Monday, January 6, 2020

The Achilles heel of Iran - Peter Skurkiss

by Peter Skurkiss

[A]lthough the Persians dominate and are the largest ethnic group in Iran, nearly half of Iranians define themselves as non-Persians. And these non-Persian groups are not happy campers. 

When it comes to Iran, most analysts and commentators speak as if the country were a homogenous monolith comprising Persians. It is not. In fact, the seldom mentioned Achilles heel of Iran is its diverse ethnic and religious make-up. This is highlighted by Brenda Shaffer of Georgetown University, who is a leading expert on Iran's ethnic minorities.
Shaffer projects that Iran's current population of more than eighty-five million is made up of forty-two million Persians, an estimated twenty-seven million Azerbaijanis, and roughly eight million Kurds, five million Arabs, two million Turkmen, and one-and-a-half million Baluch.
So although the Persians dominate and are the largest ethnic group in Iran, nearly half of Iranians define themselves as non-Persians. And these non-Persian groups are not happy campers. Each of them has its own customs, history, culture, and often languages. And as Peter Zeihan notes in The Accidental Superpower, Iran's geography does not help solidify the country. It's a country with mountains and highland valleys.
People in one mountain valley do not necessarily identify with those in the next valley over, much less four over. Keeping all these various groups under the same political authority requires a harsh system to induce cooperation, which is why modern Iran has a million-man army. Iran, in effect, occupies its own territory. The existence of a large army is not an option for Iran.
Ilan Berman writes that it is in Iran's provinces, those areas away from Tehran, where ethnic identity and resistance to the central government are the strongest. Every time the center is weak, the periphery rises. Indeed, this is what is happening now.
With the start of the current round of unrest in Iran in December 20127, Iran's ethnic enclaves emerged as the most vibrant center of resistance to clerical rule. In turn, the Iranian regime reserved some of its harshest repression — including mass arrests and state-sanctioned violence — for cities located in provinces where ethnic minorities dominate.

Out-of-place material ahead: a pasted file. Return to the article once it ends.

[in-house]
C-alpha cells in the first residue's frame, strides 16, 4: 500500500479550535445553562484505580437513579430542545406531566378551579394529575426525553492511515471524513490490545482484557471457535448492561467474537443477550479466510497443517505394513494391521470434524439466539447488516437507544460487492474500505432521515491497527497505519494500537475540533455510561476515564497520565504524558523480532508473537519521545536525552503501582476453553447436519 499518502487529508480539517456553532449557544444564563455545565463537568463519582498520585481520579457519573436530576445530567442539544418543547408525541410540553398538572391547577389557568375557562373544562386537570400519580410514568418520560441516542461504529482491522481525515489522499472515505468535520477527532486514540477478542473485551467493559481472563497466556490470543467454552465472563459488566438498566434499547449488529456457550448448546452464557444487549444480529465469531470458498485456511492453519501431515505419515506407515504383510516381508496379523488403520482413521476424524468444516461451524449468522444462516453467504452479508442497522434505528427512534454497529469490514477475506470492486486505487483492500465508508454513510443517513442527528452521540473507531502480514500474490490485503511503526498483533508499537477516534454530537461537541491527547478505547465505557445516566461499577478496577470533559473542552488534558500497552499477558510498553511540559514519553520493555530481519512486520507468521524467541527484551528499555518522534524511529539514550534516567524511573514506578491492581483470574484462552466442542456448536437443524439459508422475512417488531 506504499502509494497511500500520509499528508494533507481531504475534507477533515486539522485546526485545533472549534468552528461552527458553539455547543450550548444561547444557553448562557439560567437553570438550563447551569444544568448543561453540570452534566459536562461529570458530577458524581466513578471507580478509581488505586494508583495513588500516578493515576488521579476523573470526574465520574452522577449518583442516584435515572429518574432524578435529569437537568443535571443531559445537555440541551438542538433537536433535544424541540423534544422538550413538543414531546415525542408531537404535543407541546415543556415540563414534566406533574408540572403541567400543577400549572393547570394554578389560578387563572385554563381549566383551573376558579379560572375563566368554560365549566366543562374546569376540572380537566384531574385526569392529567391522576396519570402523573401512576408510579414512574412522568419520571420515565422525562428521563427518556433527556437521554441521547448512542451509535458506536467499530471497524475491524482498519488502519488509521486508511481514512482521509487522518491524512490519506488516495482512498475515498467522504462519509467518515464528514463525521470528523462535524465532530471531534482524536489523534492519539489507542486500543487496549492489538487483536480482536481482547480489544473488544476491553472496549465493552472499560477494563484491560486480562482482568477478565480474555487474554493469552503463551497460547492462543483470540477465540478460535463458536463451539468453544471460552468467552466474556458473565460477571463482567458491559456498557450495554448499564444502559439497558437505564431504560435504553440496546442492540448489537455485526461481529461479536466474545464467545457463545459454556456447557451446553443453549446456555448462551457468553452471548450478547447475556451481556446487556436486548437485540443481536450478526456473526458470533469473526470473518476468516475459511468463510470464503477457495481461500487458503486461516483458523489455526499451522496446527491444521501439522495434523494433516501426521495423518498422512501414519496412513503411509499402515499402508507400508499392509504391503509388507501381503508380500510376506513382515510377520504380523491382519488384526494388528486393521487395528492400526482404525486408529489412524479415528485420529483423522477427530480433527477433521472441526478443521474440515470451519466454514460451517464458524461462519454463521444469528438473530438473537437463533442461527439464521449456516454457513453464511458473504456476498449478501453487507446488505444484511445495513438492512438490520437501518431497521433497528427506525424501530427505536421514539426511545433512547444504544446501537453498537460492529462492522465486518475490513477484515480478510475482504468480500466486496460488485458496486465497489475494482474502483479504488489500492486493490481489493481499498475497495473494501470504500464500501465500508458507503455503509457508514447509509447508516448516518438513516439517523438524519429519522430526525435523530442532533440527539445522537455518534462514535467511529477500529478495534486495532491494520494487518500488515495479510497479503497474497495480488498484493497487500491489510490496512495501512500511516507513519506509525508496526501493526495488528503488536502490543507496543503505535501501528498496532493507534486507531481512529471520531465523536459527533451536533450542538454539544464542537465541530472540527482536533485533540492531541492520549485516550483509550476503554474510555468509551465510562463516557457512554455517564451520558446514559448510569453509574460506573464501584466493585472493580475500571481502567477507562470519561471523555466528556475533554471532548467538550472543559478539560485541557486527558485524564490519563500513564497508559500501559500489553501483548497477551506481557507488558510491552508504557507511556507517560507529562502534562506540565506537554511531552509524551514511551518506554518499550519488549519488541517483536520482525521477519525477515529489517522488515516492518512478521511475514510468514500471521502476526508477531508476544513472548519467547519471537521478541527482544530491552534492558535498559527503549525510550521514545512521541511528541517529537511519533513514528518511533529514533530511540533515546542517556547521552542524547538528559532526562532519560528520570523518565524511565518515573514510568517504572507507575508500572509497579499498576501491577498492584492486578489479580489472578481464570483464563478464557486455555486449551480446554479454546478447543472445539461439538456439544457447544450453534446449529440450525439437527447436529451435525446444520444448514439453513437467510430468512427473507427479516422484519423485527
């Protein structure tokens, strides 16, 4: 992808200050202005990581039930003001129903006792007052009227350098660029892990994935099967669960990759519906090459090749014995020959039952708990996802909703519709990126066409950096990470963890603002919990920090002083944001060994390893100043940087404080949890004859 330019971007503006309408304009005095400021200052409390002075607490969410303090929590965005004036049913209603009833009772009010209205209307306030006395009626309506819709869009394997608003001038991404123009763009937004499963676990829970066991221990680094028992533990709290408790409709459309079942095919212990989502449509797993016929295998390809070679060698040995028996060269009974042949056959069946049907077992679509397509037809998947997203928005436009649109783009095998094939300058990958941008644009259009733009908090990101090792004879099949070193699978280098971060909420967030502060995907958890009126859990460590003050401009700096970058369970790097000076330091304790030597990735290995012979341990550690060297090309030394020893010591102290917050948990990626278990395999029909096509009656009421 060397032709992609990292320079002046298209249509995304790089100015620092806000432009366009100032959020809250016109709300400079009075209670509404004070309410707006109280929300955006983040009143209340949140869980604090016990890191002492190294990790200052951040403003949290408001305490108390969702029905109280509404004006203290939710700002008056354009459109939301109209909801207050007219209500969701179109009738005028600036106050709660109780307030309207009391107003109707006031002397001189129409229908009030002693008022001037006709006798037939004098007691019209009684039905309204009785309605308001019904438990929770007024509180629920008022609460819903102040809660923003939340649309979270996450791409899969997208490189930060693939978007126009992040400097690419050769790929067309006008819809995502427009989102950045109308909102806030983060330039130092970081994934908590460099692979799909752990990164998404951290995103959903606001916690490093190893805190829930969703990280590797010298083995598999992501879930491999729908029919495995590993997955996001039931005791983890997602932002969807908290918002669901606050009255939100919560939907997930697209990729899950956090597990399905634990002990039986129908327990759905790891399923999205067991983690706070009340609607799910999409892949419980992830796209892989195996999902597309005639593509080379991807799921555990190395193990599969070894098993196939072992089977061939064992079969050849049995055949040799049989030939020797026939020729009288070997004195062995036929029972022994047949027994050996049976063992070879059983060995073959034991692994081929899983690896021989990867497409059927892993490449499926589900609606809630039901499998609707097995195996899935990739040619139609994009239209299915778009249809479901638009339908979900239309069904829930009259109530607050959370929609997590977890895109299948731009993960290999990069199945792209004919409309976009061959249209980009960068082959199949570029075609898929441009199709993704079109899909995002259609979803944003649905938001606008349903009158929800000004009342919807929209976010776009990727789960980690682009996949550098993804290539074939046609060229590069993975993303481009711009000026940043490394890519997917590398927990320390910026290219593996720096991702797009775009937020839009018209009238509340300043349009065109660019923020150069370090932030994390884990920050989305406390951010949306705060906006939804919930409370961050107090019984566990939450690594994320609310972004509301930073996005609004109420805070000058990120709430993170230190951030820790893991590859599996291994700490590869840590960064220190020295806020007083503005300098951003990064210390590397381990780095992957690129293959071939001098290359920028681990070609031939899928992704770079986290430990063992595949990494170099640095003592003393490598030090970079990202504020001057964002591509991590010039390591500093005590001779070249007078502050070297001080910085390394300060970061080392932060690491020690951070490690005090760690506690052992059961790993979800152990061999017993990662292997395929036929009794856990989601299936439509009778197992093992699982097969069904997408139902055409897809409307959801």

The brutality of the official response reflects how deeply the Iranian authorities fear the political activism and destabilizing potential of the country's ethnic communities. They have good reason to do so; in recent yeasts radical ethnic movements in various provinces throughout the country have emerged as a major domestic security challenge for the regime in Tehran.
As luck would have it, there is civil unrest in the Khuzestan province, which is located at the center of Iran's oil production. This gets the regime's attention. 

To get an idea of how fragile Iran might be, Berman writes that average Iranians are so fearful of national fragmentation that they mute their criticisms of Tehran's brutal treatment of the non-Persians in the outer provinces even as they themselves suffer under the regime's lash.

It does not take a geopolitical genius to see that Iran is internally vulnerable. Its enemies could take the county's ethnic divide as an opportunity to sow the seeds of rebellion within Iran. This would be poetic justice. Since the 1970s, Iran has been attempting to export its Shia Islamic revolution to other countries in the region, creating murderous mischief in Syria, Lebanon, Iraq, Israel, and the Gulf countries through its proxies. 

To date, these countries have spent their energy and resources responding to Iranian initiatives. This has essentially been a one-way street and a draining exercise for those on the receiving end. A country with resources — say, Israel — could decide that it is time to return the favor and take serious aim at destabilizing Iran. The rationale here is clear. If Iran is tied up with armed civil resistance at home, it will be far less capable of causing trouble far afield. Given the current environment, this might not be that hard to accomplish. 

Peter Skurkiss


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